On the death of Ernst Schwarz (1957-2001)
A fighter for socialist perspectives in the workplace
19 January 2001
Completely unexpectedly, comrade Ernst Schwarz died of a heart attack last weekend. He leaves behind him a wife and child. For many years he was a member of the German Socialist Equality Party (Partei für Soziale Gleichheit—PSG) and in the mid-90s, standing on a socialist platform, he was elected onto the factory trade union committee in the steelworks where he worked—Krupp Hoesch AG.
Amongst his fellow workers he was renowned for the fearless and vigorous manner with which he uncovered abuses inside the factory and fought for improvements. Above all, however, he was an uncompromising opponent of the opportunist politics of the trade unions and the majority of the factory trade union committee who, behind the backs of the workers, carried out one rotten compromise after the other. Ernst Schwarz made no secret of his conviction that the only genuine solution to the problems which arose in the workplace was for workers to take up socialist perspectives and fight on that basis.
Ernst Schwarz joined the Bund Sozialistischer Arbeiter (BSA—predecessor organisation to the PSG) as a youth of 17-18 years in the early 1970s. He had just begun his apprenticeship as a fitter at the Henrichshütte in the Ruhr town of Hattingen. During that period he took part in many meetings and seminars, tirelessly participating in discussions over socialist perspectives.
Later he often related that at that time two standpoints became anchored in his consciousness which he was to hold on to throughout his life. He rejected a society based on exploitation and repression which had given rise to such perfidies as fascism, war and the Holocaust. At the same time and already at a young age he realised that the main obstacle to a progressive transformation of society was the opportunist leadership of the working class in the form of the social-democratic and Stalinist organisations.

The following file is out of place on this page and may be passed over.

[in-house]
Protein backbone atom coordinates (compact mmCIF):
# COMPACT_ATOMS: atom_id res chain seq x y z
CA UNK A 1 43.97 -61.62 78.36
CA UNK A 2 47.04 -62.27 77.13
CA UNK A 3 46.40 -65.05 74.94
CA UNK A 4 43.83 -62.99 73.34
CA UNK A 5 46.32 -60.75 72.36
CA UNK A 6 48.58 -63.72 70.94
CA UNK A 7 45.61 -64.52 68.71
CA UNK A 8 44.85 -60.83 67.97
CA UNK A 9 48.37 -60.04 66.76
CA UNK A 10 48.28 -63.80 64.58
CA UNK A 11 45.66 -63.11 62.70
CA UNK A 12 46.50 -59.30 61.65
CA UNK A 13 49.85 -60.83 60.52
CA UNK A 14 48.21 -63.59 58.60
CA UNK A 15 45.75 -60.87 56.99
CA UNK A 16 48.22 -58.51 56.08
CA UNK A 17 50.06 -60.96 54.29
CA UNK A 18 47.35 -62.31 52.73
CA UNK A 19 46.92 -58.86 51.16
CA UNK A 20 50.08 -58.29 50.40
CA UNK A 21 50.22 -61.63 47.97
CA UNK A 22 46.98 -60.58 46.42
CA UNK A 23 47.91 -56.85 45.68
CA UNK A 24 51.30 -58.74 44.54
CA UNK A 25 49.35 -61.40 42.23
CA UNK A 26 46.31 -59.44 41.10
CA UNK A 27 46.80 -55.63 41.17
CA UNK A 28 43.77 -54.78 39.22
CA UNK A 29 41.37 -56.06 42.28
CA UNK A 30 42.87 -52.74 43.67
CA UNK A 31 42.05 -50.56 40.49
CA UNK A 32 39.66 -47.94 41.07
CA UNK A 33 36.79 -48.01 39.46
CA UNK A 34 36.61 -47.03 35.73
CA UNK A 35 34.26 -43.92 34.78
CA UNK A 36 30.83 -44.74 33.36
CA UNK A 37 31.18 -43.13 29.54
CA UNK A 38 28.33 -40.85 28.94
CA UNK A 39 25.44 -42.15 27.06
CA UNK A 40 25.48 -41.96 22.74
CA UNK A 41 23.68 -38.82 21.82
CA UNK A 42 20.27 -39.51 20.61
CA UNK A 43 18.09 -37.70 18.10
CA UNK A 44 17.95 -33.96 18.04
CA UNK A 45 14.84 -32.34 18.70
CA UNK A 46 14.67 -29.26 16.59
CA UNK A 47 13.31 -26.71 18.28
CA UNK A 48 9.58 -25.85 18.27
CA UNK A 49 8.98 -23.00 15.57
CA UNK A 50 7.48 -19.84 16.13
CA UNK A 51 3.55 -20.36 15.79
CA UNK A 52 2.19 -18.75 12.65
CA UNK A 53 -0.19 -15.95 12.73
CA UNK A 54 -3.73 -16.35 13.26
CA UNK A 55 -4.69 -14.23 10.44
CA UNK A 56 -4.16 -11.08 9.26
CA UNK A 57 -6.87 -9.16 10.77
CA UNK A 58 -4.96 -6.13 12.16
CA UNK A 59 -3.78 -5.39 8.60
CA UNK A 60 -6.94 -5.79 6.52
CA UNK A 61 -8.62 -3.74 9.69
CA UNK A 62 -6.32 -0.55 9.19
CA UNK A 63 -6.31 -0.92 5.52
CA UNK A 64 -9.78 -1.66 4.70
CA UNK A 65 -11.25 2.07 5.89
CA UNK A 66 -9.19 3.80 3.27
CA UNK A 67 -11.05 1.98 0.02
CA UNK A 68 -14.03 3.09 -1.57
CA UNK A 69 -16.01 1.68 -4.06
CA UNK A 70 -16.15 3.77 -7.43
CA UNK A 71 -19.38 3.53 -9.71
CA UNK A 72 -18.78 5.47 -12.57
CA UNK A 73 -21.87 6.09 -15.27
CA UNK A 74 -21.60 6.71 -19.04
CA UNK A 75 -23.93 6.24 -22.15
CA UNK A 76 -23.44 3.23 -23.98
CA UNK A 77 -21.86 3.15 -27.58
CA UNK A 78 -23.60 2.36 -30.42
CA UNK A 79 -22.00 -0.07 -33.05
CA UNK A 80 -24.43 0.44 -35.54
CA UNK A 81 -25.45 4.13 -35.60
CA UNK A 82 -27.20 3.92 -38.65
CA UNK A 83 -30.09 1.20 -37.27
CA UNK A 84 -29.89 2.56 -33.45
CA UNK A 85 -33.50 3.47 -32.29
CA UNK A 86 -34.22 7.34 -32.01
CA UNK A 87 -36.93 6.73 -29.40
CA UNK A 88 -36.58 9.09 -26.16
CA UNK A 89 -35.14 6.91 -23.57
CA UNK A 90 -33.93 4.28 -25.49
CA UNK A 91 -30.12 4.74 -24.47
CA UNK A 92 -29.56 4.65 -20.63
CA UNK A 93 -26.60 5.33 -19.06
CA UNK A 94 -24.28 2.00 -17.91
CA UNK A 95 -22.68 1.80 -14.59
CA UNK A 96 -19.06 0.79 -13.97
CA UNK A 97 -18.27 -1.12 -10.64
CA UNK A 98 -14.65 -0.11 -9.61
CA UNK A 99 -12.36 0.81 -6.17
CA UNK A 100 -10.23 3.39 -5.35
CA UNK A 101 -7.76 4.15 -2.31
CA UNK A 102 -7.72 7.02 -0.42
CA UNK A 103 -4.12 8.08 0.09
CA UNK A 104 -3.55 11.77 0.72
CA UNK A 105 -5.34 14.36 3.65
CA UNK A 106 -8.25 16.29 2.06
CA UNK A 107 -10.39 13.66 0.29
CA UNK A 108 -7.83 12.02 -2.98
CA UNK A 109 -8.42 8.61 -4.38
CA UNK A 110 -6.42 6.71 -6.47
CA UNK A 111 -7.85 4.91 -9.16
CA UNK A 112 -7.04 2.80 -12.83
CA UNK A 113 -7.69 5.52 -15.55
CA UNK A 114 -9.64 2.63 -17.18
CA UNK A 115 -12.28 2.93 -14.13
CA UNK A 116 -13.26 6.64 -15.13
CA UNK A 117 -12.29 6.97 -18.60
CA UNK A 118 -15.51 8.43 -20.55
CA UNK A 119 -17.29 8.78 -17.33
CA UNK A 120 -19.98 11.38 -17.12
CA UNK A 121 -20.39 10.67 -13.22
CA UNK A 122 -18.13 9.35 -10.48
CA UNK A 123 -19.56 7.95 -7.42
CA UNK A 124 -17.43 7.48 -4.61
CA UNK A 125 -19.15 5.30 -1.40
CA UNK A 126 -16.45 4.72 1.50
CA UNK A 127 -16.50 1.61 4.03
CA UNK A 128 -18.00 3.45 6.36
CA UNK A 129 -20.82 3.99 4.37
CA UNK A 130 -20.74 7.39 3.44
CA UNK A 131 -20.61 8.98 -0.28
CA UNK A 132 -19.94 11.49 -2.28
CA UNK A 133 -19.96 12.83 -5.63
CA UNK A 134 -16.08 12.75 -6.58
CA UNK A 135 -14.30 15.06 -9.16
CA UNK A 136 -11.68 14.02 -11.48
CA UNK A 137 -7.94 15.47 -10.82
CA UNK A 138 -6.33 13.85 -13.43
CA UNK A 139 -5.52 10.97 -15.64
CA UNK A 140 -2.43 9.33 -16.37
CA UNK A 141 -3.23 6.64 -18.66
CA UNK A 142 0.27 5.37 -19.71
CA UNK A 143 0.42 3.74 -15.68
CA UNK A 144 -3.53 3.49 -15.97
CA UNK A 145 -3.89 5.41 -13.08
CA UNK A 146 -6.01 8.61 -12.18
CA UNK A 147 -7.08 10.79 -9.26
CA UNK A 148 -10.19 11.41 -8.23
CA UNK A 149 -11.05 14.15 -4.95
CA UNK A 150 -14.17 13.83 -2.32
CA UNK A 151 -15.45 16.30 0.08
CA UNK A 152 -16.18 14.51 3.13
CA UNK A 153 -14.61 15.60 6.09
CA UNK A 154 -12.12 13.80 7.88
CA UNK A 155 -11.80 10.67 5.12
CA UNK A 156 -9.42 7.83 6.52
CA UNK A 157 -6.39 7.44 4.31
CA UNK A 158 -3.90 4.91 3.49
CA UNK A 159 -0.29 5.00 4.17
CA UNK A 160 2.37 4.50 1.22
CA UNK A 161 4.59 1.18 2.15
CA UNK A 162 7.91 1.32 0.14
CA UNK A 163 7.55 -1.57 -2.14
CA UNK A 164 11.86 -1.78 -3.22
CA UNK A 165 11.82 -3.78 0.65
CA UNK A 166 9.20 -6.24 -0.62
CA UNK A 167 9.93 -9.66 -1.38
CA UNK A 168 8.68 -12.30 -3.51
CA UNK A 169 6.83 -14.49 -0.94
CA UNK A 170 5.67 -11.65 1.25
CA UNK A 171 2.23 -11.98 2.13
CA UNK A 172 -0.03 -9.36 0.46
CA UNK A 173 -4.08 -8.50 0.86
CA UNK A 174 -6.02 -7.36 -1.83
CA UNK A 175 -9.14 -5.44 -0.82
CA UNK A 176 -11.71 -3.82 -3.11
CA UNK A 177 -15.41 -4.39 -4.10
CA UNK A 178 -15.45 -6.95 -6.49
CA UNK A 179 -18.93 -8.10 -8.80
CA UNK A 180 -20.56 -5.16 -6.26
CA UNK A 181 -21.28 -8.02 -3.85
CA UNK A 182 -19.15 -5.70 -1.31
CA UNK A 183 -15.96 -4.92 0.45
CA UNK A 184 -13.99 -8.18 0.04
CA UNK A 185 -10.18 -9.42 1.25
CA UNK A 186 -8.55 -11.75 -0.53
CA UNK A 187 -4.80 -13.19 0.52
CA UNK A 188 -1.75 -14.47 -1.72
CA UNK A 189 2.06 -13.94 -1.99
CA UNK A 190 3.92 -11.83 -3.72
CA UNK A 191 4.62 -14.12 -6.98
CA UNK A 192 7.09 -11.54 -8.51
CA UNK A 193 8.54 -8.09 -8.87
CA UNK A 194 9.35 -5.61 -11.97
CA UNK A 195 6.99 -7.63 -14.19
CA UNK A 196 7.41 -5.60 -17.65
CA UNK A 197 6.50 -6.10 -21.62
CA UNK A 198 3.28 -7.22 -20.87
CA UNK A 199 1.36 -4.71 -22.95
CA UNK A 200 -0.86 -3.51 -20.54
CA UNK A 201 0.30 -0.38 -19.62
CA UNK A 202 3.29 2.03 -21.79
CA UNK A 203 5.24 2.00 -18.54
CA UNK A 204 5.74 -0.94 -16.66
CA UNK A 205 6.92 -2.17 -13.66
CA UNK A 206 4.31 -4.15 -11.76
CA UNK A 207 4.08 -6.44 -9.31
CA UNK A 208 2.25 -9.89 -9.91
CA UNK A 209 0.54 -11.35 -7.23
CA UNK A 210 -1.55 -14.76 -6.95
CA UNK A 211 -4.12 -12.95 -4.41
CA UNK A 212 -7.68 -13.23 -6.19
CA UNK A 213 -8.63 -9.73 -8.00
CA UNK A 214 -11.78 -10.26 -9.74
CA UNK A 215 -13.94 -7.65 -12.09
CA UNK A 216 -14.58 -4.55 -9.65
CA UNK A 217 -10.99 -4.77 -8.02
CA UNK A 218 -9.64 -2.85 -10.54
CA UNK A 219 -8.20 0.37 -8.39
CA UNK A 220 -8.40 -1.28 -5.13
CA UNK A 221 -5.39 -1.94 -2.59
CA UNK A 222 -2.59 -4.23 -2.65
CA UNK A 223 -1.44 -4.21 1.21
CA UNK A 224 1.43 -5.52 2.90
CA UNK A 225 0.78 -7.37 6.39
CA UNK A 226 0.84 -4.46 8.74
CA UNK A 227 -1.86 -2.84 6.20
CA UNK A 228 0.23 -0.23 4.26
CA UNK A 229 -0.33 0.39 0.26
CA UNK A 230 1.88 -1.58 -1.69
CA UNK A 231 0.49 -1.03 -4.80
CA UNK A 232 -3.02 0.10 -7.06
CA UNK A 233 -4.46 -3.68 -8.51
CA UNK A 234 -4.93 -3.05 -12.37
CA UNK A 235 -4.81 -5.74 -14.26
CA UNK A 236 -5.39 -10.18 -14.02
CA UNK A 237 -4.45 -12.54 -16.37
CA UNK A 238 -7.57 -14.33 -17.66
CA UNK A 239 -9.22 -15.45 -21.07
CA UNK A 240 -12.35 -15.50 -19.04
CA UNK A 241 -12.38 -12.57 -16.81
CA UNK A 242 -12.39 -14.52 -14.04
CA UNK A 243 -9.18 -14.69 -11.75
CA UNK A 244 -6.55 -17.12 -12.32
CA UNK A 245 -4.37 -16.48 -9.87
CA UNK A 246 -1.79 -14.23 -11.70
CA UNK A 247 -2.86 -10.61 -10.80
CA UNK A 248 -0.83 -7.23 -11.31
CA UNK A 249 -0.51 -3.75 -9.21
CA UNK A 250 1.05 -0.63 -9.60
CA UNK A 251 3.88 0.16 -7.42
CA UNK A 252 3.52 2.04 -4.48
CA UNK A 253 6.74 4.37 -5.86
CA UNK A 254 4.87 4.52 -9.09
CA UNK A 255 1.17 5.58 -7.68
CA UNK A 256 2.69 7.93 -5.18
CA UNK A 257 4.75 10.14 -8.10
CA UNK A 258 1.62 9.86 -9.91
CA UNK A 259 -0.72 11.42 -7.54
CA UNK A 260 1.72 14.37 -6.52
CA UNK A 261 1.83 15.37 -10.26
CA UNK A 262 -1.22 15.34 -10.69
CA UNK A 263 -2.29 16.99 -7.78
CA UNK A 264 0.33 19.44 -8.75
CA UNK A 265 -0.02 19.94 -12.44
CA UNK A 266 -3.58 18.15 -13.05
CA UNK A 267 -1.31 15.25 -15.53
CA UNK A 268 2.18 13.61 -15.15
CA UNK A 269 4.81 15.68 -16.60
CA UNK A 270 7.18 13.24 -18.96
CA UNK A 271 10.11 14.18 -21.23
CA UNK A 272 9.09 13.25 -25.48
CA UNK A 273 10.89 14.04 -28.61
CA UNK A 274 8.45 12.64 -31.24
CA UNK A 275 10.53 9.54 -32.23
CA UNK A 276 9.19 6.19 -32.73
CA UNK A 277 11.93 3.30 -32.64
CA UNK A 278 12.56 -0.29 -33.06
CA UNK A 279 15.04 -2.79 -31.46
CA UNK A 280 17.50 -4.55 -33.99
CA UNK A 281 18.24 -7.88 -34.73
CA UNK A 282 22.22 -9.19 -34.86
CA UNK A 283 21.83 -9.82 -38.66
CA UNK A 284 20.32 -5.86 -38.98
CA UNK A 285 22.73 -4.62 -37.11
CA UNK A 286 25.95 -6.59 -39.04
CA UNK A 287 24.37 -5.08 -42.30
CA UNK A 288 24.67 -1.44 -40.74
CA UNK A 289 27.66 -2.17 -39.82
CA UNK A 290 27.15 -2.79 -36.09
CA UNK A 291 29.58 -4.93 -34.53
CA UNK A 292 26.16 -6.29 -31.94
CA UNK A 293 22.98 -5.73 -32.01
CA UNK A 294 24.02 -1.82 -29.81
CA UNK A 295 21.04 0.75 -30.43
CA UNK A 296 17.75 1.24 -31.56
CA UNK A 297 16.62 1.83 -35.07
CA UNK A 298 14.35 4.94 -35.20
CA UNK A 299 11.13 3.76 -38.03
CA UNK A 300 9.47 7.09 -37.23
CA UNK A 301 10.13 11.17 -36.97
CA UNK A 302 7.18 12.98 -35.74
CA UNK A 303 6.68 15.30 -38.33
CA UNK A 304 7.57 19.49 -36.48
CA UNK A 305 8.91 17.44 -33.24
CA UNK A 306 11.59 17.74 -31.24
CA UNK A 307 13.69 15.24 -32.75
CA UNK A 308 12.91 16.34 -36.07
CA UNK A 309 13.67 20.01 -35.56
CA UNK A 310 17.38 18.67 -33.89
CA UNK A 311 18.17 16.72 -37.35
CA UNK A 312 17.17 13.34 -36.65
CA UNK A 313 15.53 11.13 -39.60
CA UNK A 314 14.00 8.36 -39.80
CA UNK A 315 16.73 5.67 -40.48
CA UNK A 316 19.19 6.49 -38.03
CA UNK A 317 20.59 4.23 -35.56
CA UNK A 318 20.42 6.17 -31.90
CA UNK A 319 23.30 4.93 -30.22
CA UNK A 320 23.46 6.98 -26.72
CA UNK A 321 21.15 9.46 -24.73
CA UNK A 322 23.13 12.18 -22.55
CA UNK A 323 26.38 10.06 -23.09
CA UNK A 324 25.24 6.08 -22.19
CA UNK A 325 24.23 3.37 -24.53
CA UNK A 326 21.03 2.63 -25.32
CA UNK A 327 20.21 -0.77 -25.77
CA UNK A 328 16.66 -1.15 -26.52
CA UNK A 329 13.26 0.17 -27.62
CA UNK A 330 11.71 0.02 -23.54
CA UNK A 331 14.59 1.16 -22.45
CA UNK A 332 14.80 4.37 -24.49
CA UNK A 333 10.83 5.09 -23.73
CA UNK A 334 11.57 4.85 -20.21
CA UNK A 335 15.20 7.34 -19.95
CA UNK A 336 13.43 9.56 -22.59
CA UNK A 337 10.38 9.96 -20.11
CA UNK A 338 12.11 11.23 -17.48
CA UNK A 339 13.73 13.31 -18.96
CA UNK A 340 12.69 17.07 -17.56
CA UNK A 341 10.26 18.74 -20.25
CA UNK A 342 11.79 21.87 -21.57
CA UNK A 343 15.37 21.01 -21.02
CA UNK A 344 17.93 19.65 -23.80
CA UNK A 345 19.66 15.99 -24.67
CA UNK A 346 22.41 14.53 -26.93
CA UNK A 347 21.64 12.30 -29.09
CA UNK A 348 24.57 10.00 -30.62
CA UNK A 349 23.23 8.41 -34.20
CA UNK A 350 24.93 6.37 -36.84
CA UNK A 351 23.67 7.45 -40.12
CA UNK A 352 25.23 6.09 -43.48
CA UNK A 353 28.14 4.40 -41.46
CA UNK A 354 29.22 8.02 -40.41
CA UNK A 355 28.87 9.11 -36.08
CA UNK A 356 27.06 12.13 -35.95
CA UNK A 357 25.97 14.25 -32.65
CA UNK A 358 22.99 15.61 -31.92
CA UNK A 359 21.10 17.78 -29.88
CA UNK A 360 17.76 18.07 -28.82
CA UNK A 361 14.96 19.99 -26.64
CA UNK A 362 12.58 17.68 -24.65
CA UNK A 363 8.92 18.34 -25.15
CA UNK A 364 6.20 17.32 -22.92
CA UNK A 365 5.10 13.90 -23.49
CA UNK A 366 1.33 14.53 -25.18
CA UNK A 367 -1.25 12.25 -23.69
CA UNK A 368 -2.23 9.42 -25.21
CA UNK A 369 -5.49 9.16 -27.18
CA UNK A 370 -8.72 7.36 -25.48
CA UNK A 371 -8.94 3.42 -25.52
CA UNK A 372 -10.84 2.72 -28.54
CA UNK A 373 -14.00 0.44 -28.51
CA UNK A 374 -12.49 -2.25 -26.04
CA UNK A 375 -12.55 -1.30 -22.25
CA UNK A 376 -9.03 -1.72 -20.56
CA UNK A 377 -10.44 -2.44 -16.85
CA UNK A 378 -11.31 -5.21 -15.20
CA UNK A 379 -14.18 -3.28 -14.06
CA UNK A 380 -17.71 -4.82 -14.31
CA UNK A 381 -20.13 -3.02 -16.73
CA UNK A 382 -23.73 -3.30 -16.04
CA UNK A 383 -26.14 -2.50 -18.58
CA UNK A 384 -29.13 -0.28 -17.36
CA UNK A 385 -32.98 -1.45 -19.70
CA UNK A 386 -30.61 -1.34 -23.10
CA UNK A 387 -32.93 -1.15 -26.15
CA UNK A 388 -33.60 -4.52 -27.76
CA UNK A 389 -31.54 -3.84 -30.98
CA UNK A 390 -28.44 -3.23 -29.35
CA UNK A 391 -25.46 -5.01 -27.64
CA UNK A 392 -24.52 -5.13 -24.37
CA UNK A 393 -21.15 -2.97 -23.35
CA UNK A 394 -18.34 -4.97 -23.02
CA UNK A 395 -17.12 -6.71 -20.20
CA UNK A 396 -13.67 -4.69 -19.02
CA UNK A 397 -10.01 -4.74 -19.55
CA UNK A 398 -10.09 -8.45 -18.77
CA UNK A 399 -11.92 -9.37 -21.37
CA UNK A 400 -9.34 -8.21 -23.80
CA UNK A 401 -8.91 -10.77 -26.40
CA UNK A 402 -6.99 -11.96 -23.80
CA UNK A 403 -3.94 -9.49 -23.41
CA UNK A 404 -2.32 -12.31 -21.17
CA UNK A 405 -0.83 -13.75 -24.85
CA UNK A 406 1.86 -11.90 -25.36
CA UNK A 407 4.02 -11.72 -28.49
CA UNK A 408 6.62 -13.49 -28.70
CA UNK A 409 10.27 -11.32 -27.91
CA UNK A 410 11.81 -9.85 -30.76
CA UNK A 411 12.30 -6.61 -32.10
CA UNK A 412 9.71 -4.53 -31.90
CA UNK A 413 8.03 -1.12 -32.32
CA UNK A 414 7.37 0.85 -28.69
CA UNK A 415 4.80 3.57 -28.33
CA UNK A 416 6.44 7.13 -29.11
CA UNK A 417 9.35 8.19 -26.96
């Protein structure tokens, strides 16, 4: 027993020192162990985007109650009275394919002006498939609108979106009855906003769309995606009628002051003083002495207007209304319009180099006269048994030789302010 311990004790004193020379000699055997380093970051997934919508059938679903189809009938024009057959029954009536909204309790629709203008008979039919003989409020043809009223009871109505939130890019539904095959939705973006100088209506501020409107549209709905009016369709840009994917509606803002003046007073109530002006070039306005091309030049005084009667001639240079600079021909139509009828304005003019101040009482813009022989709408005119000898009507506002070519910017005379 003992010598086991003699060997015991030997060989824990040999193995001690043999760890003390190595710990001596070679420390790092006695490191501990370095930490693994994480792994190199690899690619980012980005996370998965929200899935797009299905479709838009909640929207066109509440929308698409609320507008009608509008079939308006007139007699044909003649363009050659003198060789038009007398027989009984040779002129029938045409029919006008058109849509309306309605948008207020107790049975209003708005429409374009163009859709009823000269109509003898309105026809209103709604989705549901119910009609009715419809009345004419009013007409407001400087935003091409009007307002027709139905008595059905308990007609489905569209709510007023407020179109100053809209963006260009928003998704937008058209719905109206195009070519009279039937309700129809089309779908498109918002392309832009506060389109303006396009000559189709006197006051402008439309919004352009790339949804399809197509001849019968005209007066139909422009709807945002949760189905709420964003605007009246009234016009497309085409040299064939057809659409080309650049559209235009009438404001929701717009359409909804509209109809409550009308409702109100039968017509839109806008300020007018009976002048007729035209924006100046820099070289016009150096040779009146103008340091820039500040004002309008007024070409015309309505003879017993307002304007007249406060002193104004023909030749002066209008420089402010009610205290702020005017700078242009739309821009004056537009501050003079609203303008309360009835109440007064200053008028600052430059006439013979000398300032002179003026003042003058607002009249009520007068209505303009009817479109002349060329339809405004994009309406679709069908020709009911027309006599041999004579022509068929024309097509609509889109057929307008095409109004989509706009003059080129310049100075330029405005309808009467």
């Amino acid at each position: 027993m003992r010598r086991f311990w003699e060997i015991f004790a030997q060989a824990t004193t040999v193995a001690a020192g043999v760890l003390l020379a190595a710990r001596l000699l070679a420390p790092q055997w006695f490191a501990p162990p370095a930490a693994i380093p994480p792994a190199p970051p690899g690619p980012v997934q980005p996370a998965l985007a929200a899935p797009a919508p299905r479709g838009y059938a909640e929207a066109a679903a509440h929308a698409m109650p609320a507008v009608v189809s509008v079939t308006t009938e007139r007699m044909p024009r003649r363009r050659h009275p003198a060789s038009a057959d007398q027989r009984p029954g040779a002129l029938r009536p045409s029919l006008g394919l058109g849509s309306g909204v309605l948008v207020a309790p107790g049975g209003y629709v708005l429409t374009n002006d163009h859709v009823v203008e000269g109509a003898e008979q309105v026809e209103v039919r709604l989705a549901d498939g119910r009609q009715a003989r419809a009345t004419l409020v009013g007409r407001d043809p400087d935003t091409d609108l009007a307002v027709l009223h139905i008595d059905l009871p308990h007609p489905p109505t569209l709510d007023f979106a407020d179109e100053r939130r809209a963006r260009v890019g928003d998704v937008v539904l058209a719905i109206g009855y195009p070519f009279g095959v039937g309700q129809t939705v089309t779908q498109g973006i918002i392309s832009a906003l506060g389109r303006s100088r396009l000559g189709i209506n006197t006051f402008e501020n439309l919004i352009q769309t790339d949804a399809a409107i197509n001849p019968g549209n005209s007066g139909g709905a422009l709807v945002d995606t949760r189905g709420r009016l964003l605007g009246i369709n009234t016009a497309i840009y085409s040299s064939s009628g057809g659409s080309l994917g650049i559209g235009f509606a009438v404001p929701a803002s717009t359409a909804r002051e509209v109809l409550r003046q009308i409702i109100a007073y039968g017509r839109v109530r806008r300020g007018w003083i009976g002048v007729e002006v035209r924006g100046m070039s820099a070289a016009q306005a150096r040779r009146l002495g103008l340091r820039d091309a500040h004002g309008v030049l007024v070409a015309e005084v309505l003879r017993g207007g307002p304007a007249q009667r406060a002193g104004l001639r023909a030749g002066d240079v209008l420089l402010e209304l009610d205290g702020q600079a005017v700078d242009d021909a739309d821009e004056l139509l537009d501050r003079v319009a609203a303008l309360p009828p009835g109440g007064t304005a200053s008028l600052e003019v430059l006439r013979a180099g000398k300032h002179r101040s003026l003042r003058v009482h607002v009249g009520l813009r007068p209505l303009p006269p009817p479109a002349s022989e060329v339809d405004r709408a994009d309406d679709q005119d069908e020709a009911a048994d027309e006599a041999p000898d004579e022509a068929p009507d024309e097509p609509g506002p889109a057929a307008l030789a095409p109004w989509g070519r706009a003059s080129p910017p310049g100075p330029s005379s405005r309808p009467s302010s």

There exist photos of Ernst taking part on a May Day demonstration in 1975 in the city centre of Essen. He is surrounded by three stewards from the German Stalinist Party ( DKP) who are attempting to rip down a banner of the Bund Sozialistischer Arbeiter protesting cuts in the German social state implemented by the government at that time led by social democrat Helmut Schmidt. Despite his courageous efforts, the Stalinist thugs were able to tear down all of the banners being carried by the Trotskyists.
Ernst Schwarz was a determined opponent of the Stalinist regimes and the bureaucracies dominating the working class long before the coming down of the Berlin Wall and the collapse of East Germany. But contrary to many who opposed Stalinism from a right-wing nationalist standpoint, Ernst's opposition was based on a left-wing perspective. As a socialist he was a convinced internationalist. He utilised every opportunity to take part in discussions with workers from other countries. Three years ago he travelled to Sydney, Australia to take part in a seminar organised by the Fourth International using the opportunity to acquaint himself with the situation of Australian steelworkers as well as contacts from all over the world.
Ernst emphatically defended his corner when it came to political polemics. Even those close to him politically can recall vigorous exchanges and differences of opinion. But for Ernst every discussion turned on the issue of how the influence of socialist ideas, and thereby the political development of the working class, could be furthered.
Every acquaintance of Ernst quickly learnt that his political convictions went hand in hand with a generous propensity to help others. “Solidarity” for him had a very concrete and practical content. Inside the vigorous and temperamental exterior was a sensitive person who exhibited great warmth in the way in which he cared for his family and friends.
Despite his tragic early death the life of Ernst Schwarz serves as a fine model for others. He belonged to the few who did not adapt and jettison their principles. He was not the type of person to just complain about how bad everything was, but instead fought courageously and uncompromisingly for a better world. In that respect he stood in the best traditions of the socialist workers movement. At the time of his death he was just 43 years old. We are all very saddened by his death.
We need your support
The WSWS recently published its 75,000th article. Become a monthly donor today and keep up this vital work. It only takes a minute. Thank you.